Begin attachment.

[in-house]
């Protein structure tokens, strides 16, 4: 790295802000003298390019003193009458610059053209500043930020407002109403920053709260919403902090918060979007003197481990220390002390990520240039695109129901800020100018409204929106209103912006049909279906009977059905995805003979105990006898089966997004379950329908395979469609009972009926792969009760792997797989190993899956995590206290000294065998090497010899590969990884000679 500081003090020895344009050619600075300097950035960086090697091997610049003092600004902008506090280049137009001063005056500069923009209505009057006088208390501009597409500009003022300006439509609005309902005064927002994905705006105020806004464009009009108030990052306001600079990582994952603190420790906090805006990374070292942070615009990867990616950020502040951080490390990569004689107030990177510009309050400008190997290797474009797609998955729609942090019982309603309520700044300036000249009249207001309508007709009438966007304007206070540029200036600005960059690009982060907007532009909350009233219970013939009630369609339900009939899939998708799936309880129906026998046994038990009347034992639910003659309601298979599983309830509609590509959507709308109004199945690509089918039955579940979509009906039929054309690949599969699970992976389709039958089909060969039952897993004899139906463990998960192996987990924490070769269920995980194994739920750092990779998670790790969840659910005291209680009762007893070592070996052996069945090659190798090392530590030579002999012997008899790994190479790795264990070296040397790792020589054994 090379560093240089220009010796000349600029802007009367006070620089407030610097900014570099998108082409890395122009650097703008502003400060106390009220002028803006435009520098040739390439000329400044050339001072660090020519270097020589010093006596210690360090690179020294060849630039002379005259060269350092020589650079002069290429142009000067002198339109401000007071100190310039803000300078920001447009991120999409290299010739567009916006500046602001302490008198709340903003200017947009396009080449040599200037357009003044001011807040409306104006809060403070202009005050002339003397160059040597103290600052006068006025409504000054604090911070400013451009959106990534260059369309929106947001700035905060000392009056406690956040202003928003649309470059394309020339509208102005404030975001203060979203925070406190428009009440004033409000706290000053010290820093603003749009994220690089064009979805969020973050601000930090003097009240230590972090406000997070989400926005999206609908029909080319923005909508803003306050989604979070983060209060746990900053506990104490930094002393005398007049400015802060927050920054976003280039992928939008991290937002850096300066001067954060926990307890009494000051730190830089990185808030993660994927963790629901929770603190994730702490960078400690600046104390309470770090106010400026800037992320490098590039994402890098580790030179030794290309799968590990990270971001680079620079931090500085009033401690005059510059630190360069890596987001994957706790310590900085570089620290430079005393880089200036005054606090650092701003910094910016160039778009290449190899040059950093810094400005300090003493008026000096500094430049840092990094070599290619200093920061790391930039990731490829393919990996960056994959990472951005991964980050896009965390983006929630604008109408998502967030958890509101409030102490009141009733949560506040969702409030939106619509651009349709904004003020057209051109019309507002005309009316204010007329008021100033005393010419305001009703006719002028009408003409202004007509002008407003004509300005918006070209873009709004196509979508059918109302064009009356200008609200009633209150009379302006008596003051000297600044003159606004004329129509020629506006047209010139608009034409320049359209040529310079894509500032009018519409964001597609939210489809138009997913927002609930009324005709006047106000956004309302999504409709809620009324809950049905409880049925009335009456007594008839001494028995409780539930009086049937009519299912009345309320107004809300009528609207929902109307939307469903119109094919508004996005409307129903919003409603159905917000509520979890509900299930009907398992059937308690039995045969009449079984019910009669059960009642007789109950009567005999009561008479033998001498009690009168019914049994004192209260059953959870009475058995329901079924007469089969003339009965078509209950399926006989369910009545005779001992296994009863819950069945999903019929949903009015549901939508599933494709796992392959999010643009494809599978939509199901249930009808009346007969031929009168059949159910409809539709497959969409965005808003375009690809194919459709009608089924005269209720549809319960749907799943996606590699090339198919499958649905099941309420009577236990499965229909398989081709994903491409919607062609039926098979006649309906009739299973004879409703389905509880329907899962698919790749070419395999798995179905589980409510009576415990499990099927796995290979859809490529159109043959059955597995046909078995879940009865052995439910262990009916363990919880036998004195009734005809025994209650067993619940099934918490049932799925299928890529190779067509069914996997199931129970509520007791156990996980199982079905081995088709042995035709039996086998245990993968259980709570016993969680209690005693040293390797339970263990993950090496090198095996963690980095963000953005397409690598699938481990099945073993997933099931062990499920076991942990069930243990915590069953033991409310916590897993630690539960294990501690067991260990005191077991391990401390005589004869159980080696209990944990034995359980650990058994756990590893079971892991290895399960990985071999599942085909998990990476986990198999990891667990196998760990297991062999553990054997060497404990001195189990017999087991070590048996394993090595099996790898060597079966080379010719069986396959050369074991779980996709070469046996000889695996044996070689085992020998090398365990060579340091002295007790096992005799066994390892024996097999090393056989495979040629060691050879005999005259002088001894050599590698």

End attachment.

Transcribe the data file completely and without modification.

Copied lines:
[in-house]
């Protein structure tokens, strides 16, 4: 790295802000003298390019003193009458610059053209500043930020407002109403920053709260919403902090918060979007003197481990220390002390990520240039695109129901800020100018409204929106209103912006049909279906009977059905995805003979105990006898089966997004379950329908395979469609009972009926792969009760792997797989190993899956995590206290000294065998090497010899590969990884000679 500081003090020895344009050619600075300097950035960086090697091997610049003092600004902008506090280049137009001063005056500069923009209505009057006088208390501009597409500009003022300006439509609005309902005064927002994905705006105020806004464009009009108030990052306001600079990582994952603190420790906090805006990374070292942070615009990867990616950020502040951080490390990569004689107030990177510009309050400008190997290797474009797609998955729609942090019982309603309520700044300036000249009249207001309508007709009438966007304007206070540029200036600005960059690009982060907007532009909350009233219970013939009630369609339900009939899939998708799936309880129906026998046994038990009347034992639910003659309601298979599983309830509609590509959507709308109004199945690509089918039955579940979509009906039929054309690949599969699970992976389709039958089909060969039952897993004899139906463990998960192996987990924490070769269920995980194994739920750092990779998670790790969840659910005291209680009762007893070592070996052996069945090659190798090392530590030579002999012997008899790994190479790795264990070296040397790792020589054994 090379560093240089220009010796000349600029802007009367006070620089407030610097900014570099998108082409890395122009650097703008502003400060106390009220002028803006435009520098040739390439000329400044050339001072660090020519270097020589010093006596210690360090690179020294060849630039002379005259060269350092020589650079002069290429142009000067002198339109401000007071100190310039803000300078920001447009991120999409290299010739567009916006500046602001302490008198709340903003200017947009396009080449040599200037357009003044001011807040409306104006809060403070202009005050002339003397160059040597103290600052006068006025409504000054604090911070400013451009959106990534260059369309929106947001700035905060000392009056406690956040202003928003649309470059394309020339509208102005404030975001203060979203925070406190428009009440004033409000706290000053010290820093603003749009994220690089064009979805969020973050601000930090003097009240230590972090406000997070989400926005999206609908029909080319923005909508803003306050989604979070983060209060746990900053506990104490930094002393005398007049400015802060927050920054976003280039992928939008991290937002850096300066001067954060926990307890009494000051730190830089990185808030993660994927963790629901929770603190994730702490960078400690600046104390309470770090106010400026800037992320490098590039994402890098580790030179030794290309799968590990990270971001680079620079931090500085009033401690005059510059630190360069890596987001994957706790310590900085570089620290430079005393880089200036005054606090650092701003910094910016160039778009290449190899040059950093810094400005300090003493008026000096500094430049840092990094070599290619200093920061790391930039990731490829393919990996960056994959990472951005991964980050896009965390983006929630604008109408998502967030958890509101409030102490009141009733949560506040969702409030939106619509651009349709904004003020057209051109019309507002005309009316204010007329008021100033005393010419305001009703006719002028009408003409202004007509002008407003004509300005918006070209873009709004196509979508059918109302064009009356200008609200009633209150009379302006008596003051000297600044003159606004004329129509020629506006047209010139608009034409320049359209040529310079894509500032009018519409964001597609939210489809138009997913927002609930009324005709006047106000956004309302999504409709809620009324809950049905409880049925009335009456007594008839001494028995409780539930009086049937009519299912009345309320107004809300009528609207929902109307939307469903119109094919508004996005409307129903919003409603159905917000509520979890509900299930009907398992059937308690039995045969009449079984019910009669059960009642007789109950009567005999009561008479033998001498009690009168019914049994004192209260059953959870009475058995329901079924007469089969003339009965078509209950399926006989369910009545005779001992296994009863819950069945999903019929949903009015549901939508599933494709796992392959999010643009494809599978939509199901249930009808009346007969031929009168059949159910409809539709497959969409965005808003375009690809194919459709009608089924005269209720549809319960749907799943996606590699090339198919499958649905099941309420009577236990499965229909398989081709994903491409919607062609039926098979006649309906009739299973004879409703389905509880329907899962698919790749070419395999798995179905589980409510009576415990499990099927796995290979859809490529159109043959059955597995046909078995879940009865052995439910262990009916363990919880036998004195009734005809025994209650067993619940099934918490049932799925299928890529190779067509069914996997199931129970509520007791156990996980199982079905081995088709042995035709039996086998245990993968259980709570016993969680209690005693040293390797339970263990993950090496090198095996963690980095963000953005397409690598699938481990099945073993997933099931062990499920076991942990069930243990915590069953033991409310916590897993630690539960294990501690067991260990005191077991391990401390005589004869159980080696209990944990034995359980650990058994756990590893079971892991290895399960990985071999599942085909998990990476986990198999990891667990196998760990297991062999553990054997060497404990001195189990017999087991070590048996394993090595099996790898060597079966080379010719069986396959050369074991779980996709070469046996000889695996044996070689085992020998090398365990060579340091002295007790096992005799066994390892024996097999090393056989495979040629060691050879005999005259002088001894050599590698």